I kept hearing rave reviews about this Korean drama called Healer as I watched other shows - no one seemed to dislike it at all - it's closing in on 4000 reviews for it on Dramafever, one of the highest numbers I've ever seen for any show on the web site. Written by Song Ji Na, a highly respected drama writer who brought Korea great shows like Sandglass and Faith, I knew it had potential to be a real crowd pleaser but even I didn't know at first just how beloved it would turn out to be, making a star out of its good looking leading man, actor Ji Chang Wook. I purposely waited till all episodes were concluded before I started it -- and then I fell asleep on the first episode four times! Whatever magic it was supposed to have I guess I just didn't see it in episode one!
I gave up for a few weeks, scratching my head over why everyone loved it so much. Then I decided I should give it another chance so I tried again and forced my eyes to stay open for that first episode again -- I think because in that first episode our hero (who really wasn't a hero in the classic sense), a delivery courier code-named "Healer" was almost like a robot or bionic man, running here, running there, and I really didn't feel any immediate empathy for him. He only worked for money, he said, to save for his eventual goal of buying an island paradise and retiring there, spending the rest of his life totally away from human beings. He didn't seem real to me at all. The first episode had chases galore; car chases, rooftop chases, street chases, stairway building chases, elevator chases, and I was a bit overwhelmed. When he stated that he was determined never to feel close to his fellow human beings, or to get emotionally involved with any of his clients, and that he didn't care if the letters and packages and messages he was delivering to people were coming from criminal sources or not, that also didn't win me over to his raison d'être.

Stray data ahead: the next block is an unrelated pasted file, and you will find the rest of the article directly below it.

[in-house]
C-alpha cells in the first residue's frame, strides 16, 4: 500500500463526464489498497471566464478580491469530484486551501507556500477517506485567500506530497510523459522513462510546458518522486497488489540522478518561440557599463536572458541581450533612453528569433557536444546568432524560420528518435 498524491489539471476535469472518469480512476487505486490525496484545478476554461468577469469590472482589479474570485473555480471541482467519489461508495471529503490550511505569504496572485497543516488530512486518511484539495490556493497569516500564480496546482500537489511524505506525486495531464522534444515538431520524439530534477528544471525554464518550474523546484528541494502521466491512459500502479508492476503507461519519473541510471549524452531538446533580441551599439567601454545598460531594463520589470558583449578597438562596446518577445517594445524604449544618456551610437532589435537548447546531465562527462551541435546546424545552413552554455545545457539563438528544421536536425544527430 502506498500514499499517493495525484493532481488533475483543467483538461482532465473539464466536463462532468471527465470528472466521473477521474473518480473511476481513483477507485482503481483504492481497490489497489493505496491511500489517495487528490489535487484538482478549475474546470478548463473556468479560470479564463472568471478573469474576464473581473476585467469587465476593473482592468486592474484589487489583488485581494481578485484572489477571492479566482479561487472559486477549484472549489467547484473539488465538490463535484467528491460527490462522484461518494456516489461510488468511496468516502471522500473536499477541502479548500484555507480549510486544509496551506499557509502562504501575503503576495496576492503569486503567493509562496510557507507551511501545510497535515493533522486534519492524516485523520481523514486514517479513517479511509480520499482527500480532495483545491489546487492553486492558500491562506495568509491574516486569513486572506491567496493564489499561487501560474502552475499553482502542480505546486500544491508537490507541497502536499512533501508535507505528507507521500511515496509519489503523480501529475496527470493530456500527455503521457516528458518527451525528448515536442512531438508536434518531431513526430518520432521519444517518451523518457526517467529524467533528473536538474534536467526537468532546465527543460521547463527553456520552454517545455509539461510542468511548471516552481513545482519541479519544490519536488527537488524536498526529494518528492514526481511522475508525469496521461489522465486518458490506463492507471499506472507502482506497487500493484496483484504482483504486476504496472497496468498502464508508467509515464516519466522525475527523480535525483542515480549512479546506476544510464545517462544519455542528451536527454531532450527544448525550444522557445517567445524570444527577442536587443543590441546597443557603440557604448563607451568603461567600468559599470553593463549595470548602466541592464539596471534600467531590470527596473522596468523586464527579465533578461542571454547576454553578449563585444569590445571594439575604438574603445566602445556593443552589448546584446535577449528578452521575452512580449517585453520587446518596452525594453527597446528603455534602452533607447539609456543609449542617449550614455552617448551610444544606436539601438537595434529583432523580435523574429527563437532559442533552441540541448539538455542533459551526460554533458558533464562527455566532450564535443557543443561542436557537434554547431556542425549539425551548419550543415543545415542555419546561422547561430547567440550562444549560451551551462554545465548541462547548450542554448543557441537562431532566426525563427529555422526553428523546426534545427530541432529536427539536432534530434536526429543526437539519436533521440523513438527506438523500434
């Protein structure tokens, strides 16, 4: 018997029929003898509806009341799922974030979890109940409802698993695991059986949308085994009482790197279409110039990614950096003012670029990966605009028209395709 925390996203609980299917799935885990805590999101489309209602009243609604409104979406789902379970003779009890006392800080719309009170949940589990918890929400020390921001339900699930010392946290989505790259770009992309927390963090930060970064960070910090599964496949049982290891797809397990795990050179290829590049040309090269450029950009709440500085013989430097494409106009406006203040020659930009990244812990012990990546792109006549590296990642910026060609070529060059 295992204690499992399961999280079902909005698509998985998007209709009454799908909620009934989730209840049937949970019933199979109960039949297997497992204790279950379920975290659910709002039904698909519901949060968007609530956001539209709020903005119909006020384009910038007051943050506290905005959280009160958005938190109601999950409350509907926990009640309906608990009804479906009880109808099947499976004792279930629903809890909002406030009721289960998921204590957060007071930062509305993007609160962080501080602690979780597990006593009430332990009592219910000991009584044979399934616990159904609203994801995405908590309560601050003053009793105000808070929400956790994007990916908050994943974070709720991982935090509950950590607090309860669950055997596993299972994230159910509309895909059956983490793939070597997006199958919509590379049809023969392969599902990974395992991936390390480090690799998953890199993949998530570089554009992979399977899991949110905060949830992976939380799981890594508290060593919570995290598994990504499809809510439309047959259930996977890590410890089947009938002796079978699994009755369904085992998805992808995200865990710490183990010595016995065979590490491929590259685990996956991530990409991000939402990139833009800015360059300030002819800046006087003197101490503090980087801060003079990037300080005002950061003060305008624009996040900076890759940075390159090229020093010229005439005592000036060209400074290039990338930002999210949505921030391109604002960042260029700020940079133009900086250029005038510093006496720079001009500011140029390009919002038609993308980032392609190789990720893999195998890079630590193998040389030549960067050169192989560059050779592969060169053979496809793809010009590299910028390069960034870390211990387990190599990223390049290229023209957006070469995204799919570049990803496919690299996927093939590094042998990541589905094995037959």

Once I got through the first episode, however, I found the show starting to get more interesting, and by the eighth episode, when they had a great falling elevator scene worthy of Hitchcock, and our hero (who was finally becoming more of a hero in that classic sense) finally showed some human emotions for the girl he had rescued, was I able to say out loud, "Hey, this is pretty good!" To be sure it will probably never be at the top of my long K-drama list of shows watched but it was pleasant and fun, the actors were solid and worked perfectly as an ensemble team, the writing got better as the series progressed, and there was a very nice and surprising happy ending that I thought satisfying. The music was a bit repetitious but then it is in a lot of Korean dramas so I couldn't fault it too much for that. I should add that this show had a LOT of flashback scenes because all the main characters were somehow connected earlier in their lives, but none of them knew that at first -- another common plot device of Korean television dramas. If you're not fully awake while watching this show it can be easy to get confused at first about who's who and who came from which family, because there are so many characters. Just go with the flow, however: you'll figure it all out eventually.
Actor Ji Chang Wook in the role of a lifetime
Our man Healer (proper name Seo Jung Hoo, played by Ji Chang Wook) works as a special courier, often servicing nefarious characters from the underground, so he keeps his real identity secret as a matter of self-protection, often wearing disguises to shield his face as much as possible from other people. He works with a computer hacker Ahjumma (older lady) named Min Ja Jo (veteran actress Mi Kyung Kim from Master's Sun) with whom he stays in touch almost constantly by ear mic. Their private exchanges over communication devices are often the highlights of every dramatic scene; they allow the audience to know or to suspect what their next moves will be. They are obviously fond of each other, and Ahjumma loves to tease him. They do not meet in person until near the very end of the show, to keep up the suspense for the audience of their clandestine working relationship.